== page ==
It's not the sky that's falling. It's Russia's 140-ton Mir space station. The Russian Foreign Ministry is trying to ease international fears that Mir will crash on land when it comes tumbling back to Earth.
The ailing, 15-year-old orbiter is scheduled to be safely dumped in a remote area of the South Pacific in March to avoid any damage, the ministry said in a statement on Friday. It said Mir, whose name means "Peace" in Russian, will come down in pieces about halfway between Australia and Chile.
"Most of the station's elements will burn up in the atmosphere, but some fragments will reach the Earth's surface," the foreign ministry statement said. "There are no radioactive, biological, chemical and other dangerous materials on board the station."
Space officials have tentatively scheduled Mir's descent for March 6, but said the date may change depending on the station's orbit.
Russia's intentions to dump the station have drawn concern that fragments could hit populated areas. Japanese Foreign Minister Yohei Kono asked the Russian leadership to provide detailed information about the plans to bring Mir down, the ITAR-Tass news agency reported.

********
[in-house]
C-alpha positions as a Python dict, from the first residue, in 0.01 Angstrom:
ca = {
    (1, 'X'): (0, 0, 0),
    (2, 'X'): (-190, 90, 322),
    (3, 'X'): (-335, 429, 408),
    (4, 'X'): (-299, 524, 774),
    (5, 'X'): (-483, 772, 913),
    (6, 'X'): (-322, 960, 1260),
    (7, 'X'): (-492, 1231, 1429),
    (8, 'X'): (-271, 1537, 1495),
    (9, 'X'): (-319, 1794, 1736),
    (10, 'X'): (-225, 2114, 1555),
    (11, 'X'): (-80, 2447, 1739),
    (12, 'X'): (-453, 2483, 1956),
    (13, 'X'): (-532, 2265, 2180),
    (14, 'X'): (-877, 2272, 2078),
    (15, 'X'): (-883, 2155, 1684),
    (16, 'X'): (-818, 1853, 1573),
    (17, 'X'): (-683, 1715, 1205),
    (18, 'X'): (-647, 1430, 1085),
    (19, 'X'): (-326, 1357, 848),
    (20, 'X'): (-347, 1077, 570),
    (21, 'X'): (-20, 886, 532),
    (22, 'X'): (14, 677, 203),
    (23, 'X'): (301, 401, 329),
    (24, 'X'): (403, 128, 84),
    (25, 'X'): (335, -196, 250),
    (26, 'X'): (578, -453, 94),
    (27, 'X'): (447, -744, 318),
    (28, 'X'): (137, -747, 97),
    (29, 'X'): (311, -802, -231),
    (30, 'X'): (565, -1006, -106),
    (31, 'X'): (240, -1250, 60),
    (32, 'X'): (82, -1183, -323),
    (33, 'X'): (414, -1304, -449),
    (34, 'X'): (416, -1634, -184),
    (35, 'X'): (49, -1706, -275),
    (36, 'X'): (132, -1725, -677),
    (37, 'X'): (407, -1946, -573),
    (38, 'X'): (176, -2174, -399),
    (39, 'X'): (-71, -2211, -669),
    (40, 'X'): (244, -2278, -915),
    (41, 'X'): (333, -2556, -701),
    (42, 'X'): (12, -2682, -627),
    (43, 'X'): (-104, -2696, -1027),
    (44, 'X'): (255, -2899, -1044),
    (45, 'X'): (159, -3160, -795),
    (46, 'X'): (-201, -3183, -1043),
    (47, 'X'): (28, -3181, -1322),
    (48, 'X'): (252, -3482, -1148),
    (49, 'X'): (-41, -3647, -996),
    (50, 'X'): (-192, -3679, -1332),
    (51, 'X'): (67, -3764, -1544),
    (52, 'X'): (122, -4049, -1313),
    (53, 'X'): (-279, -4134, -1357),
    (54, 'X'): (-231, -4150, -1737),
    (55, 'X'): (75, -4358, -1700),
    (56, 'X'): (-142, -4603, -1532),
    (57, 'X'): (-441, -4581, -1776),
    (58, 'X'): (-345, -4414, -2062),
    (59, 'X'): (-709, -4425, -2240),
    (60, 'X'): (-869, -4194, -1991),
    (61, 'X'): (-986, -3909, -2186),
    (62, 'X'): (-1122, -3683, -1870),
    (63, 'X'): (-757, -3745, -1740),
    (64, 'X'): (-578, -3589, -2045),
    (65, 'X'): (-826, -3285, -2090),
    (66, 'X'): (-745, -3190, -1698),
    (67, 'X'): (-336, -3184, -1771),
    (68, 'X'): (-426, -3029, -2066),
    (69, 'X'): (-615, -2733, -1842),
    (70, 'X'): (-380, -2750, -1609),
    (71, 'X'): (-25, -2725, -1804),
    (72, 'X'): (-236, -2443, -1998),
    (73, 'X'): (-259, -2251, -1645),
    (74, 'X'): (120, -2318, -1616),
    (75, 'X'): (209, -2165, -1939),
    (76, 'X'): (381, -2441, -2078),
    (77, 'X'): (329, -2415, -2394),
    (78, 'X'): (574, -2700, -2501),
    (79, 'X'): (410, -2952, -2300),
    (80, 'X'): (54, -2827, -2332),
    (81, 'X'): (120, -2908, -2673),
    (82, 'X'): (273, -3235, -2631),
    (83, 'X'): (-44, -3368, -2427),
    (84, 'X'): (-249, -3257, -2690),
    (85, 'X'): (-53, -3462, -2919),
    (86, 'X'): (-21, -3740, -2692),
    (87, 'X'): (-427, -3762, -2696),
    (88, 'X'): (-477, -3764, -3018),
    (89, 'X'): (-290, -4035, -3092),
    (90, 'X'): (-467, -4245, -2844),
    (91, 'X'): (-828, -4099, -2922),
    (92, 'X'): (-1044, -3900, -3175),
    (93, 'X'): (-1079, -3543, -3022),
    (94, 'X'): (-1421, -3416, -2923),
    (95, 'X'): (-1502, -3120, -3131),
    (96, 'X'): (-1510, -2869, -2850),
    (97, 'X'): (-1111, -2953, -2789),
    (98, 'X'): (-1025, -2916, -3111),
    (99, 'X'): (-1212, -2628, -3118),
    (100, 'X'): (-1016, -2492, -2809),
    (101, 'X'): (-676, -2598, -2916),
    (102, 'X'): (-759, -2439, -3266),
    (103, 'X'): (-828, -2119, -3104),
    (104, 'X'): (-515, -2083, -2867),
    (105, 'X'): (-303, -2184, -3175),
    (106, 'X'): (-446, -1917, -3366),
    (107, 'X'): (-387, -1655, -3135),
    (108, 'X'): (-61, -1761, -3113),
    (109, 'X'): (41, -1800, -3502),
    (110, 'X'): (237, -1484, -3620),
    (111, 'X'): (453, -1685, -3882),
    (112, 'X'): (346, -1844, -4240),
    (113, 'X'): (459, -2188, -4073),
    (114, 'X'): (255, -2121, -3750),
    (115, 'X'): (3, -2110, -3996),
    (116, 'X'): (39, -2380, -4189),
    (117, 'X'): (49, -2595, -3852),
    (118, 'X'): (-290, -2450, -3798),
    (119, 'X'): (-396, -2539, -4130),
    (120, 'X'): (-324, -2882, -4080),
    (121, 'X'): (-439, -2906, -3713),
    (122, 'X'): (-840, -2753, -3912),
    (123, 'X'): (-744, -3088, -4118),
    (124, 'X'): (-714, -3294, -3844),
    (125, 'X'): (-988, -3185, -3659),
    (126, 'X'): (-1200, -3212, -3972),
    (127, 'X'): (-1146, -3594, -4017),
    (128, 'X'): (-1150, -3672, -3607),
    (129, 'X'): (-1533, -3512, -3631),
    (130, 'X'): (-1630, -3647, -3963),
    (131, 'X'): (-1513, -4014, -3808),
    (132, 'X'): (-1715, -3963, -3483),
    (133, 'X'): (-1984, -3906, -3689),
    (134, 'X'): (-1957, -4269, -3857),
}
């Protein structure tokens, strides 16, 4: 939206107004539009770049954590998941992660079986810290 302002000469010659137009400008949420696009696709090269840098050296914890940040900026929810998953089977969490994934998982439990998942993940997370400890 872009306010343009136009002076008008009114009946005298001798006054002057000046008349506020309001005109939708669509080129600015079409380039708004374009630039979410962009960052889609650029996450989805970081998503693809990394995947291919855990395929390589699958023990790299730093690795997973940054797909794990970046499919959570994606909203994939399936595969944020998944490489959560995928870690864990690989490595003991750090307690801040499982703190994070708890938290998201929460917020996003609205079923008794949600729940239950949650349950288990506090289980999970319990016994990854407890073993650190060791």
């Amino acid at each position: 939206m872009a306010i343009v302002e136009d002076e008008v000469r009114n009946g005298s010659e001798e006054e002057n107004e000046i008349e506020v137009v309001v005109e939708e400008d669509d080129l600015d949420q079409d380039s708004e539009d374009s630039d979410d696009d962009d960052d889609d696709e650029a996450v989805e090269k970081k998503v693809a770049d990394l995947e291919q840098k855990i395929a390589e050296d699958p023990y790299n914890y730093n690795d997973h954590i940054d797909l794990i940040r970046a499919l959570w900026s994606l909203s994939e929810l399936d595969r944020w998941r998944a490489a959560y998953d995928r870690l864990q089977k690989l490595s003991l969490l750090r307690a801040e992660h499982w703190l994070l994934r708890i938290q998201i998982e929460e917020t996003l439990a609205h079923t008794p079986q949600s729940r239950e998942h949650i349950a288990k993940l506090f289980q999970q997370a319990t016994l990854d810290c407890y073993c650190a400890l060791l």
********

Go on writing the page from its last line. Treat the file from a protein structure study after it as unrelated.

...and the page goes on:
President Vladimir Putin has ordered space officials to avoid any "environmental and other consequences" while dumping Mir.
A Progress cargo ship blasted off for the station Wednesday as part of preparations to discard the station. It is set to dock with Mir on Saturday and will eventually push Mir out of orbit and toward the target zone on Earth.
Mission Control spokesman Valery Lyndin said that Progress would dock with Mir using the automatic docking system, despite two power losses on the Mir in recent weeks that prompted fears that they would need to link the Progress manually.
If anything goes awry, Russian Mission Control will send an emergency crew to dock with Mir and direct Progress to the station. The crew would leave before Mir is brought down.
Russia says Mir must be dumped because it's no longer safe and would cost too much to fix. Its working life, five times longer than planned, has been plagued in recent years by a series of accidents. These have included an almost-catastrophic collision with a cargo vessel, an onboard fire and several computer failures.
Moscow is now focusing its limited financial resources for space exploration on the $60 billion International Space Station, a 16-nation venture which will build on Mir's legacy.
But the decision to destroy Mir has angered many cosmonauts, space officials and politicians who deplored the loss of the last remaining symbol of Soviet space glory.
Viacom Internet Services Inc. All Rights Reserved. This material may not be published, broadcast, rewritten, or redistributed. The Associated Press and Reuters Limited contributed to this report